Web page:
Texas Sen. Juan “Chuy” Hinojosa, D-McAllen, is once again at the forefront of the state’s economy and budget after being snubbed last legislative session.
Lt. Gov. Dan Patrick announced Wednesday that he once again appointed Hinojosa as vice chairman of the powerful Senate Finance Committee, which allocates the state’s budget.
“I am honored that Lt. Governor Patrick has entrusted me with the important responsibility of serving on the Senate Finance Committee as vice chair,” Hinojosa said Wednesday. “I look forward to re-joining this committee and working with Chair Joan Huffman and the committee members to meet the financial needs of our state while keeping taxes low to benefit our Texas families and ensure our state’s continued prosperity.”
Hinojosa had previously served in that position for more than a decade until 2020, when Patrick announced he was essentially taking Hinojosa off the committee and instead appointing state Sen. Eddie Lucio Jr. to the post.
Lucio, who announced his upcoming resignation from public office last year, is a longtime Democrat from Brownsville resident who has served more than three decades in the state legislature.
“Sen. Eddie Lucio has dedicated his life to public service,” Hinojosa said when Lucio announced his retirement. “I have worked alongside him in the Texas Senate for nearly two decades.”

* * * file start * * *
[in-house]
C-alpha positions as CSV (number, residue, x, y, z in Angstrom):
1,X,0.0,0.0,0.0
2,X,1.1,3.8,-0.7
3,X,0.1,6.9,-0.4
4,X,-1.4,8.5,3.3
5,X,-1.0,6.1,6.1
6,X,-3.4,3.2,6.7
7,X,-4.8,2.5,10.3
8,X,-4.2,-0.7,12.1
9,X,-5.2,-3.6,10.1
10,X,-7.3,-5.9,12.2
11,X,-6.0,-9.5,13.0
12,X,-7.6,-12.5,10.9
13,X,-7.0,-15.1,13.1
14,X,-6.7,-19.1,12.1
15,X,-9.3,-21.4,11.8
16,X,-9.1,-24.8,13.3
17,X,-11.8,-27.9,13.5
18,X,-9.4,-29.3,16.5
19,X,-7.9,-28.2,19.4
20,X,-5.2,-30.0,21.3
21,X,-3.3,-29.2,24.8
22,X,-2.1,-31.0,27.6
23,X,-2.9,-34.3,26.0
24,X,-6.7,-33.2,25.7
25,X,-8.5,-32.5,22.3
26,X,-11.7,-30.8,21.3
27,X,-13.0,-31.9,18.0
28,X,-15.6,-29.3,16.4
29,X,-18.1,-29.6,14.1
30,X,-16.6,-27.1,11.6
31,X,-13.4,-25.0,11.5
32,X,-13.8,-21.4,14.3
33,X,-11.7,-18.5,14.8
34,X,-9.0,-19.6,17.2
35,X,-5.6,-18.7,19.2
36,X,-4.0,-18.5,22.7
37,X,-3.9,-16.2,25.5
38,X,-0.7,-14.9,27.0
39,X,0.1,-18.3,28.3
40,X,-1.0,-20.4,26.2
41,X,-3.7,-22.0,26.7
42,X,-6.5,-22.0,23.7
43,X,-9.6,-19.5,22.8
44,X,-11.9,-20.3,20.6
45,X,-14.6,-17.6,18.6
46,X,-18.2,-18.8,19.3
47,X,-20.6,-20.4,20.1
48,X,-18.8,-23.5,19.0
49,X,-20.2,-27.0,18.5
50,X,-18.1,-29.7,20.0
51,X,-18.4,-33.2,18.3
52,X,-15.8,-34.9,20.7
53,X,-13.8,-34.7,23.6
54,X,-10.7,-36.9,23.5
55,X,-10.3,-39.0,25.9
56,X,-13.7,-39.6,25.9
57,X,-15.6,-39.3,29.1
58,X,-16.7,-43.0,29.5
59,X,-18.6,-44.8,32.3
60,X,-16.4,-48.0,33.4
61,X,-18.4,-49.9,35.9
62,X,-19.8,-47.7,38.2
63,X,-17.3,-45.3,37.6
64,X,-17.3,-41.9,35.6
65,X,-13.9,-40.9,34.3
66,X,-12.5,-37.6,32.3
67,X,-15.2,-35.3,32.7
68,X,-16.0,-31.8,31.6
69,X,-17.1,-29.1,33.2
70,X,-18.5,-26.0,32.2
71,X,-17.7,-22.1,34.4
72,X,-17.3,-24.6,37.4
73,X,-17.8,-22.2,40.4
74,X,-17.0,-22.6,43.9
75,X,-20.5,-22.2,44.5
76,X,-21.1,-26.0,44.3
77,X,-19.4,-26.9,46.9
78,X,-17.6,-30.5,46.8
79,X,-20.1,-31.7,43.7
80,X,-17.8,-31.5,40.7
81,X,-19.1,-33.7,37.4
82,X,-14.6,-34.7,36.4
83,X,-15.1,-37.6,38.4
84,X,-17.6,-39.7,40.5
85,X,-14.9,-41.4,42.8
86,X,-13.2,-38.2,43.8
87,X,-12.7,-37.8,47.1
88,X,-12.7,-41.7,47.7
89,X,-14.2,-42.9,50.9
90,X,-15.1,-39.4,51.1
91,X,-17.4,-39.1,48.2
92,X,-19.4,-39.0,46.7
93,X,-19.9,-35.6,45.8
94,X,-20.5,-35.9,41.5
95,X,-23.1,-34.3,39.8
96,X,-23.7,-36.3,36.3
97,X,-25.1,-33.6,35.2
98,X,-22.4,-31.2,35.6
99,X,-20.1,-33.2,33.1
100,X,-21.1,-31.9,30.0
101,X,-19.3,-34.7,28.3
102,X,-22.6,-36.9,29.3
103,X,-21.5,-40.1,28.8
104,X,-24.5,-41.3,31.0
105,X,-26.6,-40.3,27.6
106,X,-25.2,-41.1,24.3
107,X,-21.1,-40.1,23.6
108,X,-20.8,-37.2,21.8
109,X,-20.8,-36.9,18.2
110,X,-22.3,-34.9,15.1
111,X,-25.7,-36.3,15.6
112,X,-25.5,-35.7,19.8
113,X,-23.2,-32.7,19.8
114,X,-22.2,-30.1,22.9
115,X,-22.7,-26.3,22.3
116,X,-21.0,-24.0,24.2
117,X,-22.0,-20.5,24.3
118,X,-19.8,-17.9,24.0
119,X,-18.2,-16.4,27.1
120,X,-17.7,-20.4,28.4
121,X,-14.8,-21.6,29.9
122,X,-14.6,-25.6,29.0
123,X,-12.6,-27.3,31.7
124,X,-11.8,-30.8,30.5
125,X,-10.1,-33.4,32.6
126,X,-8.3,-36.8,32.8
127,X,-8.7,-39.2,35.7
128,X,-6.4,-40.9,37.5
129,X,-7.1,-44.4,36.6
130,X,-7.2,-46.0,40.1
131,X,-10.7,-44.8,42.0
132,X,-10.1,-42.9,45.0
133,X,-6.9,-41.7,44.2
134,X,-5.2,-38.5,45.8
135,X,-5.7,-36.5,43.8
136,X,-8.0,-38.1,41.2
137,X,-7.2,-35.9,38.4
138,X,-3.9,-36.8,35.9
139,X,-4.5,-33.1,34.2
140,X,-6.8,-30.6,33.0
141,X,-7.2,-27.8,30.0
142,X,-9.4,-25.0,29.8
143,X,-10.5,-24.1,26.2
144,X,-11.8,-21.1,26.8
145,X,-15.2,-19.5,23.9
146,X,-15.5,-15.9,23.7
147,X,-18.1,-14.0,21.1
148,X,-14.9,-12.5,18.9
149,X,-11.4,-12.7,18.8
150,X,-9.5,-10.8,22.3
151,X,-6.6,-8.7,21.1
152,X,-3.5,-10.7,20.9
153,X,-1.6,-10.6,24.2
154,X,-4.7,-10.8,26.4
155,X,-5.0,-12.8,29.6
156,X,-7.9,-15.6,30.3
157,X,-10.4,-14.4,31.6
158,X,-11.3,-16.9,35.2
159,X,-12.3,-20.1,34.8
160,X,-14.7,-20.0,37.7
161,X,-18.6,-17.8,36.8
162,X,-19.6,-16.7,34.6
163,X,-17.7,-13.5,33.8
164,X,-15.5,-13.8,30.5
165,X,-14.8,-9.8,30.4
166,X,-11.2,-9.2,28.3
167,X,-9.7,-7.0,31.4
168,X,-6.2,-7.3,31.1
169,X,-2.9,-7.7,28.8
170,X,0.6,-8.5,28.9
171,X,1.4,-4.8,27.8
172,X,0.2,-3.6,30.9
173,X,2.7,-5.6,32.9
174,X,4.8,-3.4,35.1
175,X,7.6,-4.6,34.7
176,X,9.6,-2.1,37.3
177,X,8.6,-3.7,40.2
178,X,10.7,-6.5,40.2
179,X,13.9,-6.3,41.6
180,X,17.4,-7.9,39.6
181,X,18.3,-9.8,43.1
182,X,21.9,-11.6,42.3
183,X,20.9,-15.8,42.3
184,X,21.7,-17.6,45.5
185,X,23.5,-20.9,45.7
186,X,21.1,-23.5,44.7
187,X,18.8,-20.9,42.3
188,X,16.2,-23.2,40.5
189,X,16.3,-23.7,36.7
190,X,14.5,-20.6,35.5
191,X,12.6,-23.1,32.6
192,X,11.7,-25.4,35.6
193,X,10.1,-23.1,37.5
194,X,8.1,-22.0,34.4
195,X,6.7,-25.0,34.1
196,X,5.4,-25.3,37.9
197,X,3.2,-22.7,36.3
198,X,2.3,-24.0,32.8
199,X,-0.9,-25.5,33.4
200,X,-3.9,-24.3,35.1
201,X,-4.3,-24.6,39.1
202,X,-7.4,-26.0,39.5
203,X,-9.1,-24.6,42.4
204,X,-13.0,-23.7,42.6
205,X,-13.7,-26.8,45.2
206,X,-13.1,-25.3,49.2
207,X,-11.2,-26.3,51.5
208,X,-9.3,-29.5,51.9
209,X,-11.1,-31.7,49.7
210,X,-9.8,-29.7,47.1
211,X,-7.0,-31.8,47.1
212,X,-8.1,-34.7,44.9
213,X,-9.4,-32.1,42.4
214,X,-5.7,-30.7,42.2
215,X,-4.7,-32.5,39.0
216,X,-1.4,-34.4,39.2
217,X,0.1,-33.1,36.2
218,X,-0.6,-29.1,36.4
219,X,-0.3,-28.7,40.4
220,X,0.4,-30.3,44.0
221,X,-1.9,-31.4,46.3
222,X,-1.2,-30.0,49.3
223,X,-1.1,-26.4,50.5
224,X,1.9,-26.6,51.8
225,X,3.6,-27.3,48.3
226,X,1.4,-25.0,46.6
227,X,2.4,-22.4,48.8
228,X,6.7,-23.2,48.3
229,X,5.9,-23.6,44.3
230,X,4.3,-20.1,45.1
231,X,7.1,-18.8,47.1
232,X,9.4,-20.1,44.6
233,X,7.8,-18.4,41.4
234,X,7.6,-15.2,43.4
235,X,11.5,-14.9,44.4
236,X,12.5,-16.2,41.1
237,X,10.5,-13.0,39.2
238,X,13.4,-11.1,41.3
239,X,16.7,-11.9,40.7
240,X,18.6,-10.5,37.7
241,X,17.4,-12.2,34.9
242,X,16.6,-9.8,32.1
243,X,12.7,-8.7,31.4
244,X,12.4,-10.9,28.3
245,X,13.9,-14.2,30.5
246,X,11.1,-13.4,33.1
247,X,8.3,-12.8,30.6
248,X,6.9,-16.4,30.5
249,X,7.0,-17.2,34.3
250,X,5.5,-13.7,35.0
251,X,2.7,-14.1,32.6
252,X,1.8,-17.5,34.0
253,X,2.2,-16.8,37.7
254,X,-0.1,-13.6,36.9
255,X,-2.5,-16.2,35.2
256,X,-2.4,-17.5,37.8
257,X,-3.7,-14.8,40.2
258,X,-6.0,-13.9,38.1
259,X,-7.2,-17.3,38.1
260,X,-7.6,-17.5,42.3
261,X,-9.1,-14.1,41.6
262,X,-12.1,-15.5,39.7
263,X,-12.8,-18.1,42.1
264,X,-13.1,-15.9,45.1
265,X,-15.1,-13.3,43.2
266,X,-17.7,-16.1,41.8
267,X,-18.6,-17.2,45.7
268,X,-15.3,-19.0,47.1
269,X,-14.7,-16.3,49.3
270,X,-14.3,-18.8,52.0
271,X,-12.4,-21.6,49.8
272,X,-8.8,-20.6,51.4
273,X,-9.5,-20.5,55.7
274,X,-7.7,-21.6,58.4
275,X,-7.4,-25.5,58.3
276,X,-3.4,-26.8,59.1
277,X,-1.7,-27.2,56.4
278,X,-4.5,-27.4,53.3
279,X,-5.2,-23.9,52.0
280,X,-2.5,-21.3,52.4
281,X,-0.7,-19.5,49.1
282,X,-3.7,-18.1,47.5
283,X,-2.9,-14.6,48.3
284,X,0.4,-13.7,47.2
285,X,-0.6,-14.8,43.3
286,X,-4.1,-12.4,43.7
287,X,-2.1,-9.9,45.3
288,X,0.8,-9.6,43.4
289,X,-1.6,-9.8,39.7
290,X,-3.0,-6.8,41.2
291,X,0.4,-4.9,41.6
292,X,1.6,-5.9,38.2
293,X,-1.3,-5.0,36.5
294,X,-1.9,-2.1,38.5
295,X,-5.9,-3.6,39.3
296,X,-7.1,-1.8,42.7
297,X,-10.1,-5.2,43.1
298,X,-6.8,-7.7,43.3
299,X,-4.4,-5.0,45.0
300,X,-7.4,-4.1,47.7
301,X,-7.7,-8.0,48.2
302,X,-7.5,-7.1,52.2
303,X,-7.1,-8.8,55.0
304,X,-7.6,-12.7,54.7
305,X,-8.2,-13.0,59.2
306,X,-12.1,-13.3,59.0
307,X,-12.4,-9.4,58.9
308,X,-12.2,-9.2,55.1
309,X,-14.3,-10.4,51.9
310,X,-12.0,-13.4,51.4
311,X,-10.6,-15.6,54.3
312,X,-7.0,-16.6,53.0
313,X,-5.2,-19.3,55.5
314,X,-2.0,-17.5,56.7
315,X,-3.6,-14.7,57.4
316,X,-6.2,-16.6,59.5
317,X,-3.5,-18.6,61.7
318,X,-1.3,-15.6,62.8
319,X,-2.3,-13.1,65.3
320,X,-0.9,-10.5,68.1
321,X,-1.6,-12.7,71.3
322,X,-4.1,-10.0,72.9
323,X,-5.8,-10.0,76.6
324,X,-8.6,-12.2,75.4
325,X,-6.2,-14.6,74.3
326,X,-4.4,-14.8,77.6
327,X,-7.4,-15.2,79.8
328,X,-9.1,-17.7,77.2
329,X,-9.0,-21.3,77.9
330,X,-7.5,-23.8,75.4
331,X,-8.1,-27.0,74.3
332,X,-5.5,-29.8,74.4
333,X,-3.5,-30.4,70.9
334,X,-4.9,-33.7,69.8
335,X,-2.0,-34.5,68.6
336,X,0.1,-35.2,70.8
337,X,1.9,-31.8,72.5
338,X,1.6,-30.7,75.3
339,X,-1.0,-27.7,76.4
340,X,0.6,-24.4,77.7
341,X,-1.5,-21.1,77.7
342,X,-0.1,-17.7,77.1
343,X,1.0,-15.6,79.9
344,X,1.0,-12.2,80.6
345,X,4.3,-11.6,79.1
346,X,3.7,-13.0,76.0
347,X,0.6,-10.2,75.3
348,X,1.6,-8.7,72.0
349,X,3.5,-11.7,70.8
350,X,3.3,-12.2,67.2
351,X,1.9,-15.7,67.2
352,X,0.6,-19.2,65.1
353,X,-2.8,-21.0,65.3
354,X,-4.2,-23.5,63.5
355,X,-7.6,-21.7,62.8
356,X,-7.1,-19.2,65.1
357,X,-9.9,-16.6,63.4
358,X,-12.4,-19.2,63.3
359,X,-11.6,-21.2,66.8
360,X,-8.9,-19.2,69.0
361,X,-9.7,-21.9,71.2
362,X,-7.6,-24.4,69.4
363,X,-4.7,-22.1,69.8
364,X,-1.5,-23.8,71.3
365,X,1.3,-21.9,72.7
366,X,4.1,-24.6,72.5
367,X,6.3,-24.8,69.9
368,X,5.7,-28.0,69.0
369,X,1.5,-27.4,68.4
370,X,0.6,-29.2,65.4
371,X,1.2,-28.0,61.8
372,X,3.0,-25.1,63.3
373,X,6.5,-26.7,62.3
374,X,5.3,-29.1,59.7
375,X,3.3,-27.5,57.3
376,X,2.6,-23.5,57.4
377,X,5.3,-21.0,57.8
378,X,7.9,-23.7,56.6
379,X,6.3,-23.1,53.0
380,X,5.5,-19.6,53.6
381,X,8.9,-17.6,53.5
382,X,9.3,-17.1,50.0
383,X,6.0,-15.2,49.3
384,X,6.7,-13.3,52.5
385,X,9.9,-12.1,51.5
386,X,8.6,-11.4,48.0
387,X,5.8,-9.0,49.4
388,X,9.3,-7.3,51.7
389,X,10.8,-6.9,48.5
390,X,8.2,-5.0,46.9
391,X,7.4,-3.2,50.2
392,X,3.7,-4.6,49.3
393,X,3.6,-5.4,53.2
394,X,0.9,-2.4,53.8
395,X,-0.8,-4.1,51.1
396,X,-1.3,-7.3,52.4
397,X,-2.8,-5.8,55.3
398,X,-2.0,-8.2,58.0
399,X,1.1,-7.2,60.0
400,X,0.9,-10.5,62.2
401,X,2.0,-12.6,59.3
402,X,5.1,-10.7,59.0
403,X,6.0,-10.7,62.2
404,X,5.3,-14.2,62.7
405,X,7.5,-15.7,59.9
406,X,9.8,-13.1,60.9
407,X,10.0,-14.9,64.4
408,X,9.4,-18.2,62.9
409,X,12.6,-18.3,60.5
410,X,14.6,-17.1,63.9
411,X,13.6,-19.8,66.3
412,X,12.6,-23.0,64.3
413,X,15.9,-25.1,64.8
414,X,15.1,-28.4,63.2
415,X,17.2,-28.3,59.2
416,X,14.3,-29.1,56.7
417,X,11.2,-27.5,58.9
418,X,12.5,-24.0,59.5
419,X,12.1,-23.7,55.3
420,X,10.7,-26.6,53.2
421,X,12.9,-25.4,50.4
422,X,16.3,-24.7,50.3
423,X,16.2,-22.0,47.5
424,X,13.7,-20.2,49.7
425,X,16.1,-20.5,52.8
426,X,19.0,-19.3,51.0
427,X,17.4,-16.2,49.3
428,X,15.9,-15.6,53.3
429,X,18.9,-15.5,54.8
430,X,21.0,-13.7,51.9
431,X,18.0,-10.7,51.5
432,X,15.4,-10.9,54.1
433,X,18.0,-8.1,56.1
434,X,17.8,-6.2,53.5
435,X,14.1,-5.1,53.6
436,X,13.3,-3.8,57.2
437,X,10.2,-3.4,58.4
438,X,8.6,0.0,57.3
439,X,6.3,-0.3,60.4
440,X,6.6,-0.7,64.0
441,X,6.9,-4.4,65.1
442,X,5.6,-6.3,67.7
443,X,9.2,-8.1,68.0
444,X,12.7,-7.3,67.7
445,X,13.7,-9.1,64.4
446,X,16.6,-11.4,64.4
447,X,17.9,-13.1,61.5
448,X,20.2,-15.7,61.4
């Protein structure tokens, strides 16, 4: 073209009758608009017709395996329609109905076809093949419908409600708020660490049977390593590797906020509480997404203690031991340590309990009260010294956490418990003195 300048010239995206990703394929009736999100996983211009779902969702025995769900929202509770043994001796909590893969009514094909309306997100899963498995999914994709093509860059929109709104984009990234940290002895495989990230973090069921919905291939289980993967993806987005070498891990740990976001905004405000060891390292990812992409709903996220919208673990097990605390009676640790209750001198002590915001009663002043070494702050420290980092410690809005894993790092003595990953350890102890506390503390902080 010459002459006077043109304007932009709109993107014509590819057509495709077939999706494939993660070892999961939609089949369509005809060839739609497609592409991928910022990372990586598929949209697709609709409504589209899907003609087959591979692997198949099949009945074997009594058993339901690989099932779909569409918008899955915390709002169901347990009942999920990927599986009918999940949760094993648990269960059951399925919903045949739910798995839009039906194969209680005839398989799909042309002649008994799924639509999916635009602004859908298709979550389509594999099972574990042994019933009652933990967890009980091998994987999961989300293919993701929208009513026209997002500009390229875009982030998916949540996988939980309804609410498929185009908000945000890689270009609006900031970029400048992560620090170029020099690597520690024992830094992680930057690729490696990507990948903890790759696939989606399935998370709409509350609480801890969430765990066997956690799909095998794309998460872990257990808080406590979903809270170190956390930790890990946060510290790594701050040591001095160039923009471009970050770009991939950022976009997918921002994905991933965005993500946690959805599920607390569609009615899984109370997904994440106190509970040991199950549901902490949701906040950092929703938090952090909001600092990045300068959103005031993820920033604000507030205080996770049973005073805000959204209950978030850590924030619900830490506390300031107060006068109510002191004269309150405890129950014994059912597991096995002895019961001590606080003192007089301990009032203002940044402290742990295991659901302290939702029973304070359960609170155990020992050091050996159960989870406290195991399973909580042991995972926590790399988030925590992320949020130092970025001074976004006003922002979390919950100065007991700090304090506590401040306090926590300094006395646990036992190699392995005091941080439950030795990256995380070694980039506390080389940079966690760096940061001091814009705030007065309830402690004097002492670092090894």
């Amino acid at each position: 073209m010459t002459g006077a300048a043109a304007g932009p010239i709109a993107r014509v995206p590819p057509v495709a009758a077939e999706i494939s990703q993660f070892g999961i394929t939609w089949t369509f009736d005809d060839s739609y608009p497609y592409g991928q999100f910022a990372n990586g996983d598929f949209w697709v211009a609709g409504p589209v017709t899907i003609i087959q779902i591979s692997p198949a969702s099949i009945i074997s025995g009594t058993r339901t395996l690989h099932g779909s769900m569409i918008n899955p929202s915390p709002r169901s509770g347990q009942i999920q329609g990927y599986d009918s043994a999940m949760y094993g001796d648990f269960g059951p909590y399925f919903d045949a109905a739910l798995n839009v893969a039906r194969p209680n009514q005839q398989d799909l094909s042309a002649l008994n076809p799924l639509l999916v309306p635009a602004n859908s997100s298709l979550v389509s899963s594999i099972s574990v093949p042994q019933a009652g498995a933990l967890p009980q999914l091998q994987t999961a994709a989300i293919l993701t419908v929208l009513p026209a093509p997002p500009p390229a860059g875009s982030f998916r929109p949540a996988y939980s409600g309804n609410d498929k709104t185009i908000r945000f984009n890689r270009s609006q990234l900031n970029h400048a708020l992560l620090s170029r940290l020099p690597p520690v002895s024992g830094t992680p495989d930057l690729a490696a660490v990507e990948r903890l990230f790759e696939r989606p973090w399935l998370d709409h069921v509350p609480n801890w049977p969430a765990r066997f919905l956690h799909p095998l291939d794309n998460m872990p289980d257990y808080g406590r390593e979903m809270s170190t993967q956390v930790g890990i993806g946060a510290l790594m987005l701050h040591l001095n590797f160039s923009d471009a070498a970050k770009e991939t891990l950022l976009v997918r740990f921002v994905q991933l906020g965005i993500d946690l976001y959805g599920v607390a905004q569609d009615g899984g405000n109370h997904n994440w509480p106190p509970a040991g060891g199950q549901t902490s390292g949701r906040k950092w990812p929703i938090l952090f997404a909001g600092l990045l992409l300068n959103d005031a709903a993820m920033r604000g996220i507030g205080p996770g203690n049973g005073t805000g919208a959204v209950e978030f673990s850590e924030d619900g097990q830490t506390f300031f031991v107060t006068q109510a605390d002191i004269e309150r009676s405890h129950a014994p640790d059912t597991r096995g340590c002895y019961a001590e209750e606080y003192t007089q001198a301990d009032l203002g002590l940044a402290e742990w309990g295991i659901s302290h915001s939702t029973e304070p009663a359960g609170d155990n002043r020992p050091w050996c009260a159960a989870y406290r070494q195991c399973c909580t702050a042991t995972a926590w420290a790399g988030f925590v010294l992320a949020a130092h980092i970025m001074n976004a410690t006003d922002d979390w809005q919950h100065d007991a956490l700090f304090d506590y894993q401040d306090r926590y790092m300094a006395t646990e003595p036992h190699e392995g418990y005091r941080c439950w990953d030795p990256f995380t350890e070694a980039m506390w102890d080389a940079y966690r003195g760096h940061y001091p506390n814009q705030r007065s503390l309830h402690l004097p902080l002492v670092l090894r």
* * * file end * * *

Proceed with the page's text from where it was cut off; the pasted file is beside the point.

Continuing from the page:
Still, Hinojosa’s departure from the finance committee during the 86th Texas Legislature was widely seen as a political move meant to advance the state Republicans’ agenda.
Throughout his tenure, Lucio has often voted in favor of conservative measures and has repeatedly broken with Democratic party lines. His most egregious votes against the party have centered around women’s issues, including access to abortion, and the now infamous bathroom bill, which sought to keep transgender children from using a restroom of their choice.
In the last legislative session, Lucio helped pass the controversial Heartbeat Bill that made it illegal for Texas women to seek an abortion after six weeks of gestation, which makes it almost impossible to obtain the medical procedure.
In 2020, the Texas Tribune accused Lucio of being too cozy with Republicans and noted he accepted money from major GOP donors.
Patrick, himself, pointed to Lucio’s willingness to break party lines when Lucio announced his retirement.
“His brave defense of innocent life in the womb, often standing up to criticism from his own party, was a testament to his faith,” Patrick said when Lucio announced his retirement. “His brave defense of innocent life in the womb, often standing up to criticism from his own party, was a testament to his faith.”
Patrick also said Lucio had “the courage to put the interests of his district over those of his party and above national politics.
“His wisdom, experience and tremendous legislative ability will be sorely missed during future legislative sessions,” he said.
As vice chair, Hinojosa will help craft the budget for the ninth largest economy in the world.
“And despite the ongoing COVID challenges, our revenues have continued to outperform expectations,” Hinojosa said. “That said, we will continue monitoring situations around the world, inflation, and supply chain issues that can change our budget outlook at any time.”
He also said he is prioritizing funding for education, health care, infrastructure, public safety, growing the economy and creating jobs.
“I will also continue advocating for and ensuring the needs of South Texas are put at the forefront of critical discussions and negotiations,” Hinojosa said.